But things get much tougher against Miami (Fla.) on Thursday. Villanova has great guard play with veteran Ryan Arcidiacono and Josh Hart, but the Wildcats have at times struggled against top-notch guards (losing to Oklahoma by 23 points in December). Freshman Jalen Brunson, who went scoreless in the Big East tournament championship loss to Seton Hall, will need to perform against the Hurricanes' dynamic backcourt of Angel Rodriguez and Sheldon McClellan; the duo outplayed Wichita State All-Americans Fred VanVleet and Ron Baker in the round of 32.
The Sooners, meanwhile, have been led by electric scorer Buddy Hield, who had 27 points against Cal State Bakersfield and 36 against VCU. If Hield keeps scoring in high volume, it's tough to see Oklahoma losing. But what if he's not on his A-game? When Oklahoma doesn't shoot the ball well as a team, they're vulnerable. In regular-season to Kansas State and Texas Tech, the Sooners shot below 28% from the field.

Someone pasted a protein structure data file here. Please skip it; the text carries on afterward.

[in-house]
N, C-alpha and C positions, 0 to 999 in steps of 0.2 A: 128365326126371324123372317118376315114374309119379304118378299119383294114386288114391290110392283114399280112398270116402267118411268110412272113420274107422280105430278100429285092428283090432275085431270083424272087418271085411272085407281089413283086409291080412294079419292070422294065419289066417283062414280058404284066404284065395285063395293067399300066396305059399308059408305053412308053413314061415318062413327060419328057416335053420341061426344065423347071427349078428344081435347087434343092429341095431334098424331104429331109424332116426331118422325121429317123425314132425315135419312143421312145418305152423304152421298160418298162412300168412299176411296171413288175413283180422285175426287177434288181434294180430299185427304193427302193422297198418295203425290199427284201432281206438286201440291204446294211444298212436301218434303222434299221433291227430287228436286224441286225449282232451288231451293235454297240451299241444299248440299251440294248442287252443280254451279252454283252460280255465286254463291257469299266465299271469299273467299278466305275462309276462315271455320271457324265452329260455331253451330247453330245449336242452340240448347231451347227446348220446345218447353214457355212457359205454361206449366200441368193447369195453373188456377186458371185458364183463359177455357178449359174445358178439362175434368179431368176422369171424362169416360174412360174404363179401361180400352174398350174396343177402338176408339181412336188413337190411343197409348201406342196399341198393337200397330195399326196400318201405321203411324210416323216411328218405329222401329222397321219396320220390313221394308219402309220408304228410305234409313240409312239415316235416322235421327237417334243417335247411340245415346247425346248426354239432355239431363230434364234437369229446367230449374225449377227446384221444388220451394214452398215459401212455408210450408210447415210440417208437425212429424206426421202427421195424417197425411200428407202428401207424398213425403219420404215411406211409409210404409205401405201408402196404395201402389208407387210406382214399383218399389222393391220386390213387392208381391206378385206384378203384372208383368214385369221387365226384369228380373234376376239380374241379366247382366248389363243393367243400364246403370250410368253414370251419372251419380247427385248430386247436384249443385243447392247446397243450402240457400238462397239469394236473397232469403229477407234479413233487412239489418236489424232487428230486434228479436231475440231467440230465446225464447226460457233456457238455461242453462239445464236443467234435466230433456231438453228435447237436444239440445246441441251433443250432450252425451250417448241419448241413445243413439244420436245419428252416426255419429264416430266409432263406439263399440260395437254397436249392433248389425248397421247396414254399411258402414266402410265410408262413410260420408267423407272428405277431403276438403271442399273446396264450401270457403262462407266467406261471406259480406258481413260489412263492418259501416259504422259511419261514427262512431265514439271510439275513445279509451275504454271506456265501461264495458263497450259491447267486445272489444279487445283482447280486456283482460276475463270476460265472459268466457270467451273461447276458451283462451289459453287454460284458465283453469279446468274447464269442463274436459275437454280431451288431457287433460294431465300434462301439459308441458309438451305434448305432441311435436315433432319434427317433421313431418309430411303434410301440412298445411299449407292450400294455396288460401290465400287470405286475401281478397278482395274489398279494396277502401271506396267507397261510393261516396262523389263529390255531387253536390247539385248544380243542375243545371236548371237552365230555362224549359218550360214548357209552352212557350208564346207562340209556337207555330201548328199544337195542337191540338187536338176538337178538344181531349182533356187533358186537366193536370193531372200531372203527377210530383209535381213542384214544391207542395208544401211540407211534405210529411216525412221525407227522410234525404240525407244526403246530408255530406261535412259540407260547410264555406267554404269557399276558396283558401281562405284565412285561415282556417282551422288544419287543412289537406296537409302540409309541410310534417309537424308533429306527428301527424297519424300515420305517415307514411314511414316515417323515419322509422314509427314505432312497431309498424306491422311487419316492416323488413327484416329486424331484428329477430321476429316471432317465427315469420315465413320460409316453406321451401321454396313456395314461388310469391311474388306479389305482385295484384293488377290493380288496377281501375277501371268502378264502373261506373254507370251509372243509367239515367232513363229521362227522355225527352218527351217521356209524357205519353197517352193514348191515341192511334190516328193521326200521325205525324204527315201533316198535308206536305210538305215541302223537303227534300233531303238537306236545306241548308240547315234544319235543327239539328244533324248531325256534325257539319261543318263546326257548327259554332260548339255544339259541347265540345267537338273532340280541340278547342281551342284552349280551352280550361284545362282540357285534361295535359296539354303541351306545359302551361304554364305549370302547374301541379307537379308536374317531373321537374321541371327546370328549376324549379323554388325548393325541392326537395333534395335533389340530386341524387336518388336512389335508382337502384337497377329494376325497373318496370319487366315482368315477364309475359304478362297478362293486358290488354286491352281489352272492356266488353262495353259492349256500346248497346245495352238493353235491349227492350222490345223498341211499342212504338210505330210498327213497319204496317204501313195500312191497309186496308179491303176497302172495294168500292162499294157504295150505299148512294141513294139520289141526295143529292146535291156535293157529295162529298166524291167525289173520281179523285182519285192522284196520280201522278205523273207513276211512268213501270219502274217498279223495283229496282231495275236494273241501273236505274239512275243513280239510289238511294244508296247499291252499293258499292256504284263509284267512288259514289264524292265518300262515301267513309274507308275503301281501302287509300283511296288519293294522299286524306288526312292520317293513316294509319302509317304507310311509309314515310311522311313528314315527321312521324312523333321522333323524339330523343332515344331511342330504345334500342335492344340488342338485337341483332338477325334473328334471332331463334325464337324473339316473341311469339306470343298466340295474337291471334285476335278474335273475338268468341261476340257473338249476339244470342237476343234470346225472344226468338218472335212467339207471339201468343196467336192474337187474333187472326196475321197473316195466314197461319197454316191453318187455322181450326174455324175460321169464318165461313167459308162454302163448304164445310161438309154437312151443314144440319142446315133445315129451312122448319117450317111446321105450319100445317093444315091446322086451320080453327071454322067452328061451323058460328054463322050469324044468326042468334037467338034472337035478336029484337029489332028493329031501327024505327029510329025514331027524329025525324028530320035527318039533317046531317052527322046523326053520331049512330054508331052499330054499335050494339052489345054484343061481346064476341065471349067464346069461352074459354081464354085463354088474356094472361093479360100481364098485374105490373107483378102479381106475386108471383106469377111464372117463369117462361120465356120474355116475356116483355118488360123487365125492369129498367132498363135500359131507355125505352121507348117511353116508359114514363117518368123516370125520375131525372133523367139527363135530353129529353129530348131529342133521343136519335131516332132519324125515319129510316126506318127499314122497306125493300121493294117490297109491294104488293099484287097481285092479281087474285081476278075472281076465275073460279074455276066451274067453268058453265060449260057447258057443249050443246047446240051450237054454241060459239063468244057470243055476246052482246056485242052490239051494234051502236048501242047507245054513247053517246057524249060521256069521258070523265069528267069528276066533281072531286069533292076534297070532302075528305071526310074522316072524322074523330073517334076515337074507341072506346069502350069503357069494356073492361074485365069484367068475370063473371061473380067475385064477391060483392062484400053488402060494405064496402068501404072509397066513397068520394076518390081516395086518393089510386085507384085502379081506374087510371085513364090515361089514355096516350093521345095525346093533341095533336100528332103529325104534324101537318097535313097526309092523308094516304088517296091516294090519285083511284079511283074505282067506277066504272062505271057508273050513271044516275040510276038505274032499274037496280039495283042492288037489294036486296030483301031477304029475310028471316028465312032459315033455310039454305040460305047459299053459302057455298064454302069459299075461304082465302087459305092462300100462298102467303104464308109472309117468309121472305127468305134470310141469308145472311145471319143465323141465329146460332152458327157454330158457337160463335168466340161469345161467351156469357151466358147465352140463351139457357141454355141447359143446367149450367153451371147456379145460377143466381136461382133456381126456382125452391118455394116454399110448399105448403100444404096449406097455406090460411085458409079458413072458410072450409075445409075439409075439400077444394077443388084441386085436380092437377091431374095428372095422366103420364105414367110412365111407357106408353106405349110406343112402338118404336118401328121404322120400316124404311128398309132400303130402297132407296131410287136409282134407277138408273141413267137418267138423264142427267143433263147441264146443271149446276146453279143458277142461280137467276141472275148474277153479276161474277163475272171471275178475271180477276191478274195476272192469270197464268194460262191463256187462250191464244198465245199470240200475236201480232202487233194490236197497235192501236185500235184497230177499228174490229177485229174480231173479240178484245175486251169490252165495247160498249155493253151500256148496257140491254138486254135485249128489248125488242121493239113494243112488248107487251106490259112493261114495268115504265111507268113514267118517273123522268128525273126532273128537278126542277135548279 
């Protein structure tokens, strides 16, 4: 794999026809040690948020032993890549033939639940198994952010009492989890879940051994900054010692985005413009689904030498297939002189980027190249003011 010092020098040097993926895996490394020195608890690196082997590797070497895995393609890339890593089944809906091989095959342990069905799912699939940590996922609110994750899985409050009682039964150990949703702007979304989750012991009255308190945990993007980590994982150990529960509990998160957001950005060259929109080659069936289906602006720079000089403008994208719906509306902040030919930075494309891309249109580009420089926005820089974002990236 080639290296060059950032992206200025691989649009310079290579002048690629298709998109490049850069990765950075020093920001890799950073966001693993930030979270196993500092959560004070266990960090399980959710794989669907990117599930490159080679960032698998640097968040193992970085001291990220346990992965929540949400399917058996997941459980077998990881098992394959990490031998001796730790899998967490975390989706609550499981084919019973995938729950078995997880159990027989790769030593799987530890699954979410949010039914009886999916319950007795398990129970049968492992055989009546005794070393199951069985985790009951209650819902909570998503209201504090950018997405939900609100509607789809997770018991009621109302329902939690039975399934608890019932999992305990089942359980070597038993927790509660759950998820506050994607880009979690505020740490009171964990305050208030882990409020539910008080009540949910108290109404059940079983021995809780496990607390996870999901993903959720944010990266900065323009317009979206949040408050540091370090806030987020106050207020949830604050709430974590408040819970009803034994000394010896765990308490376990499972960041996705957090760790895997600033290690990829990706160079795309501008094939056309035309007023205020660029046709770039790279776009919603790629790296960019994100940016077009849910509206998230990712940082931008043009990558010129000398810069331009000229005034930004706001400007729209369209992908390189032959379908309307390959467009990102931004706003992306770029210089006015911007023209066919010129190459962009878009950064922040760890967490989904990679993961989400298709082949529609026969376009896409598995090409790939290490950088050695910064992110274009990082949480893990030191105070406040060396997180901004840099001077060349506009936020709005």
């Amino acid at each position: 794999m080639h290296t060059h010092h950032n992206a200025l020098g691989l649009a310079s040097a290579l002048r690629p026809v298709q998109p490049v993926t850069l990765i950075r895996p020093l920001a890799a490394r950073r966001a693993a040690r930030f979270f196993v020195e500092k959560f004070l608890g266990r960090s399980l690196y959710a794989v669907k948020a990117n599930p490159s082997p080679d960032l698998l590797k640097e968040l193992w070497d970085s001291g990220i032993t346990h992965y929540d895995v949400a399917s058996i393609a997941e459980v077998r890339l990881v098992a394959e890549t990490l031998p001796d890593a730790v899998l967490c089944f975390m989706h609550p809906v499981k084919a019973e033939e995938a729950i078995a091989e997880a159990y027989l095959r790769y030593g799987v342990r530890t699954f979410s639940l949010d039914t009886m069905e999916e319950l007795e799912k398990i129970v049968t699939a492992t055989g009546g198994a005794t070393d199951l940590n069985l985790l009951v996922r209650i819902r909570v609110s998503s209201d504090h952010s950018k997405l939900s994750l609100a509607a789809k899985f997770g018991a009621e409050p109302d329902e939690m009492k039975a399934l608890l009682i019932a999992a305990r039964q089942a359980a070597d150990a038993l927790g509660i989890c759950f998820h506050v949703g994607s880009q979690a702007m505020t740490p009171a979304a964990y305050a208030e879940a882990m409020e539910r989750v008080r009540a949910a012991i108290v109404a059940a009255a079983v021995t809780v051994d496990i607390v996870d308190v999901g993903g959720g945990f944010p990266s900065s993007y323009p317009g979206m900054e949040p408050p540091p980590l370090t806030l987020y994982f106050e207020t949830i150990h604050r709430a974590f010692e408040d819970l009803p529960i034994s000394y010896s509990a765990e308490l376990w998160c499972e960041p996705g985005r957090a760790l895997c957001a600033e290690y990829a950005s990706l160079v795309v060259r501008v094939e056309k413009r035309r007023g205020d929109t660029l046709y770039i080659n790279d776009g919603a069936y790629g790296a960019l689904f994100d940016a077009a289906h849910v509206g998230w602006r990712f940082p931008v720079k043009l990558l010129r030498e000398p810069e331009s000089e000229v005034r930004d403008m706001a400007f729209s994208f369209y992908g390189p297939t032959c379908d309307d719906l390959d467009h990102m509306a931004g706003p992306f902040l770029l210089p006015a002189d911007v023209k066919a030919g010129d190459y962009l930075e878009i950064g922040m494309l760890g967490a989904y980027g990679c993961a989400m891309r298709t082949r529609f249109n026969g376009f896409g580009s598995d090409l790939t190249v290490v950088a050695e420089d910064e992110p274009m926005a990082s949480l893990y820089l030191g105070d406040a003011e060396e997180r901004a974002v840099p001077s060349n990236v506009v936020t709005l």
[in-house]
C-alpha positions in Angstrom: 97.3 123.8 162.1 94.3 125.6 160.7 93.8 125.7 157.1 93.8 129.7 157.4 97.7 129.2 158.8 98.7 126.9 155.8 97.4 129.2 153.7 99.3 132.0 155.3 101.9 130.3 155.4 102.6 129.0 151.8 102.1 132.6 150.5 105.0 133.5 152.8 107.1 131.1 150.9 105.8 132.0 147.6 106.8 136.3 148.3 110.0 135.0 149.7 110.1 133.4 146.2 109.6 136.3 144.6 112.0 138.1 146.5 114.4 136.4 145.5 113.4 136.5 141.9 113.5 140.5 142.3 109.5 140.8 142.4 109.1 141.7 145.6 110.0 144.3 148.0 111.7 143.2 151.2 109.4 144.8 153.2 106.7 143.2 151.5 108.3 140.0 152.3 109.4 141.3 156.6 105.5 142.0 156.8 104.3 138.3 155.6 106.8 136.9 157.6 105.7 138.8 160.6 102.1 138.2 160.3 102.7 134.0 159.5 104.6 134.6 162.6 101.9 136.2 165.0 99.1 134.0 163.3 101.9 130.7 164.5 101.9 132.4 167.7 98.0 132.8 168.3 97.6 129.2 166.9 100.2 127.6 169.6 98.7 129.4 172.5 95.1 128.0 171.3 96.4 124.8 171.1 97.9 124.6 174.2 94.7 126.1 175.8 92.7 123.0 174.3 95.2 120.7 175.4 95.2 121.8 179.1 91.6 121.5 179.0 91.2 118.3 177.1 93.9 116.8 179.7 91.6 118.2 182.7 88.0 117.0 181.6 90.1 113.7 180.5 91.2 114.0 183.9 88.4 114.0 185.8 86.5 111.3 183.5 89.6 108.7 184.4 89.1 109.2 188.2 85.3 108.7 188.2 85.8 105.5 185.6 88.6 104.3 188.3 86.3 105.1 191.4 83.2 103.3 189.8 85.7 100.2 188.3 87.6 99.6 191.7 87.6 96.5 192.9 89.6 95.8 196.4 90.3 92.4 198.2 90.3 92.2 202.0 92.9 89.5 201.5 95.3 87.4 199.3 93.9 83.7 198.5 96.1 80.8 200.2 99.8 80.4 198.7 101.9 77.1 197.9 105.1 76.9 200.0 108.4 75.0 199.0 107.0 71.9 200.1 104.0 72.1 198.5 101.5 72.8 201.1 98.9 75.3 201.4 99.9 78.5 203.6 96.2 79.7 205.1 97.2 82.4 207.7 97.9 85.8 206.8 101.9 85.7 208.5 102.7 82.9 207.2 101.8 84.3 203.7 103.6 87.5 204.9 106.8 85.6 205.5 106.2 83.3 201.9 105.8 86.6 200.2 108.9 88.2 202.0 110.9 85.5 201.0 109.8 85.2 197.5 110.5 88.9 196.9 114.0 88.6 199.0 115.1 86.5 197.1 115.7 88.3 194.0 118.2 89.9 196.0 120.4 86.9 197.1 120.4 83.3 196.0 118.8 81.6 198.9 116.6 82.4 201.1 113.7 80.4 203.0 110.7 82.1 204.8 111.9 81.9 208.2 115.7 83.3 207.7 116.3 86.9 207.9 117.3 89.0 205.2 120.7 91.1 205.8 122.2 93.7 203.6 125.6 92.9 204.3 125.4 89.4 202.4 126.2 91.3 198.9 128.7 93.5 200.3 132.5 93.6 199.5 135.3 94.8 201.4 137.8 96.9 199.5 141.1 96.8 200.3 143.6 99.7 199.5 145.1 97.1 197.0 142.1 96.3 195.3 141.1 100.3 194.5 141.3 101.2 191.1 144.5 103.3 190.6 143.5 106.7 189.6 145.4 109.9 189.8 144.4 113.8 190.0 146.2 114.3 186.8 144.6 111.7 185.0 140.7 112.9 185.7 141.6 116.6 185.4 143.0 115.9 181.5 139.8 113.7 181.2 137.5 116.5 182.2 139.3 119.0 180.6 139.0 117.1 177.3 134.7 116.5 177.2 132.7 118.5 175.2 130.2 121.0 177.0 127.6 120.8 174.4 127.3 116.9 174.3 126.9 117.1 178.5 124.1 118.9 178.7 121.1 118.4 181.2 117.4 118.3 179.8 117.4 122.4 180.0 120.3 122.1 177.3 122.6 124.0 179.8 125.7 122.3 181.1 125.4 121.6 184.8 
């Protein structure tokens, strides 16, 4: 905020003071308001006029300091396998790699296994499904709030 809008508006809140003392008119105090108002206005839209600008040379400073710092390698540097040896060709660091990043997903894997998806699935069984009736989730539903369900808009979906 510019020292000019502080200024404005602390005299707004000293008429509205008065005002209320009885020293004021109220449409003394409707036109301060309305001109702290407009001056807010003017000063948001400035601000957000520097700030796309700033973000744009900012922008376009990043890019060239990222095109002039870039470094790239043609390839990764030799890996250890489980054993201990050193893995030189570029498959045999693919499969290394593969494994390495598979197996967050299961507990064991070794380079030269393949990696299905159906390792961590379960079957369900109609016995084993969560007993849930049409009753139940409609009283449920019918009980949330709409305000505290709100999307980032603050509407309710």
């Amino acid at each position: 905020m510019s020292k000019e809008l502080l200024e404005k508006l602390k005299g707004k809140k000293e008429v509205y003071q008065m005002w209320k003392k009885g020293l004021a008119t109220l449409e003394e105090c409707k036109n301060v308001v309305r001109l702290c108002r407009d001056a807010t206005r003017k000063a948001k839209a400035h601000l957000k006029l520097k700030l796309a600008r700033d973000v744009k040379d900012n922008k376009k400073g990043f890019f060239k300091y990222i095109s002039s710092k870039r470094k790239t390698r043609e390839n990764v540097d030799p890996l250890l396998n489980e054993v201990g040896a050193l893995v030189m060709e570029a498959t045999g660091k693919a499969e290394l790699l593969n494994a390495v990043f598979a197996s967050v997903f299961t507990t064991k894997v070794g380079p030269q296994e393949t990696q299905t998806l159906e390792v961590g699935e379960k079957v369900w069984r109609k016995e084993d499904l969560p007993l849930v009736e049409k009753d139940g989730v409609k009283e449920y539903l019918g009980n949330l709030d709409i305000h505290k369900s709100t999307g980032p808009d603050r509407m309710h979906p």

3. How far will the double-digit seed winner go?
No. 10 seed Syracuse was a bubble team that many believed was undeserving of an NCAA bid. And had No. 11 Gonzaga not won the West Coast Conference tournament title, it would be playing in the NIT. The Orange and the 'Zags are also the only double-digit seeds remaining, meaning only one advances past Friday.